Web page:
LDS application. This chapter addresses the grace / works debate we Mormons and evangelicals often find ourselves in the middle of.  I think it’s interesting to note that, while we might disagree on the specific application of Paul’s words, paradigmatically, we have several things in common.   Specifically, we both believe that…

  1. Everyone sins.
  2. Even one violation of the law is enough to estrange us from God forever – in other words, we all inherently deserve eternal separation from our Heavenly Father as a result of sin.
  3. Jesus Christ is our only way “out.”

The question then becomes how Christ is our way out; or in other words, how can we access the cleansing power of God in order to be found blameless at His judgment seat?

In this chapter, Paul says that justification comes by faith, apart from observing the law.

My experience is that most Mormons accept what Paul has to say about being justified by faith, with this caveat:  that faith is an “action word” — so if you’re not obedient and righteous, you don’t have true faith.

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Romans 2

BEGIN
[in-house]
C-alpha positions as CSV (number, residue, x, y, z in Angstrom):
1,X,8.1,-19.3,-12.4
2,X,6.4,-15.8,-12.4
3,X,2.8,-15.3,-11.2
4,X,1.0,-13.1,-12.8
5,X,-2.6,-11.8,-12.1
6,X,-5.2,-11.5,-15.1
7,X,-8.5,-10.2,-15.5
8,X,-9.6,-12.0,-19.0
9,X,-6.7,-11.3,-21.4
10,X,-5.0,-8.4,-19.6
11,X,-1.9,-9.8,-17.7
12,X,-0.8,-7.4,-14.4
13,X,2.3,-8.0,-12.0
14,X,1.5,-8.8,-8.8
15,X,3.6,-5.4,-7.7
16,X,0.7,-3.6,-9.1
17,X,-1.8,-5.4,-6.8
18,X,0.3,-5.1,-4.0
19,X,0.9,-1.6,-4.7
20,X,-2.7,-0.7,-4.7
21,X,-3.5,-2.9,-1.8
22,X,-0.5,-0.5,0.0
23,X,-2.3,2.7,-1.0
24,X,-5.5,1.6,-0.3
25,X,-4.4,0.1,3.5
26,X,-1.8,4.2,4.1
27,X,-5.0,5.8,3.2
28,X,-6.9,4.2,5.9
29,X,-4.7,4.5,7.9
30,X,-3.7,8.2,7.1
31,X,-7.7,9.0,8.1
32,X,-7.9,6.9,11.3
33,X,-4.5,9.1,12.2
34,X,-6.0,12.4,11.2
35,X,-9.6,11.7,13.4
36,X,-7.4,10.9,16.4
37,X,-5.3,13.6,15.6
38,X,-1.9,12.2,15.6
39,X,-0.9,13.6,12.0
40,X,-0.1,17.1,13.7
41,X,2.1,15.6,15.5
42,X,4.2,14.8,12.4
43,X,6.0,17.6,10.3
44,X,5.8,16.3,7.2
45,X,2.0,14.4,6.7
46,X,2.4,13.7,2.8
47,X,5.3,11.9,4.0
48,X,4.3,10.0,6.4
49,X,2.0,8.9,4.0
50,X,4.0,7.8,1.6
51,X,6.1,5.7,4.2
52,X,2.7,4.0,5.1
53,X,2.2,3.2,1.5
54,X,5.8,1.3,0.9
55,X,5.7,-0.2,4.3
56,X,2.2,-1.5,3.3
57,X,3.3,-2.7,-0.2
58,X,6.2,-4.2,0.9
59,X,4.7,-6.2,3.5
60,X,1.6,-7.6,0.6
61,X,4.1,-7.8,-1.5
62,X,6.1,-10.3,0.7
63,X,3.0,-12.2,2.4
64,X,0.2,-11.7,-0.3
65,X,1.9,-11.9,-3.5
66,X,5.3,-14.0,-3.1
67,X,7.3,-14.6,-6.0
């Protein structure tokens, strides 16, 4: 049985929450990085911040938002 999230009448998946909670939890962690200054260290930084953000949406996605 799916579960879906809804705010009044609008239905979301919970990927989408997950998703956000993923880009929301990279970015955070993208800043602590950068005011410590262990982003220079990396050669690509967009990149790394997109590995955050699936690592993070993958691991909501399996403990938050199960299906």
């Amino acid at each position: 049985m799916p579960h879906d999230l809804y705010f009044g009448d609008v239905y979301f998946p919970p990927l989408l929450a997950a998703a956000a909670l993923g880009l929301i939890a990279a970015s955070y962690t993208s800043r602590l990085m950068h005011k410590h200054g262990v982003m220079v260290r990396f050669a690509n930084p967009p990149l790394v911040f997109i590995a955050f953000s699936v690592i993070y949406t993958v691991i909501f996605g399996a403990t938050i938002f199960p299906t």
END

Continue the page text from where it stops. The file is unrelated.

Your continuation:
This chapter’s review is provided by Eric, a former Evangelical and current Mormon.

Summary/analysis: Romans 2 is middle of a larger section, ending at 3:20, in which Paul lays out his thesis that both Jews and gentiles have sinned and are subject to the judgment of God. This section cannot be fully understood out of that context.

In 2:1-11, Paul suggests that when we judge others we are also judging ourselves. He speaks of a coming day of judgment and wrath (2:5) in which people, both Jew and gentile, will be repaid for their deeds, with those who did good receiving eternal life (v 7) and those who were self-seeking receiving wrath (v 8). This judgment of glory for the good and distress for the evil applies to all, as God shows no favoritism (v 11).

In vv 12-16, Paul teaches that those who are living under the law (presumably referring to the Old Testament law of the Jews) will be judged by the law, and those under the law who don’t follow the law severely dishonor God (vv 23-24). And for those who aren’t living under the Law, they have a “law to themselves” that they can sense inwardly, and they will be judged accordingly. In other words, the judgment applies to Jews and gentiles alike, even though they receive instruction in different ways.

In vv 25-29, Paul emphasizes that, at least for Jews, it isn’t just outward conformity that matters. In fact, he suggests in v 27 that those who are uncircumcised and follow the law they know are better off than those who are circumcised yet don’t follow the law. The real circumcision is something of the heart and spirit, Paul says, not an outward physical condition.

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Romans 1

Before jumping in to the heart of Romans 1, I’d like to point out two quick things found in verse 5: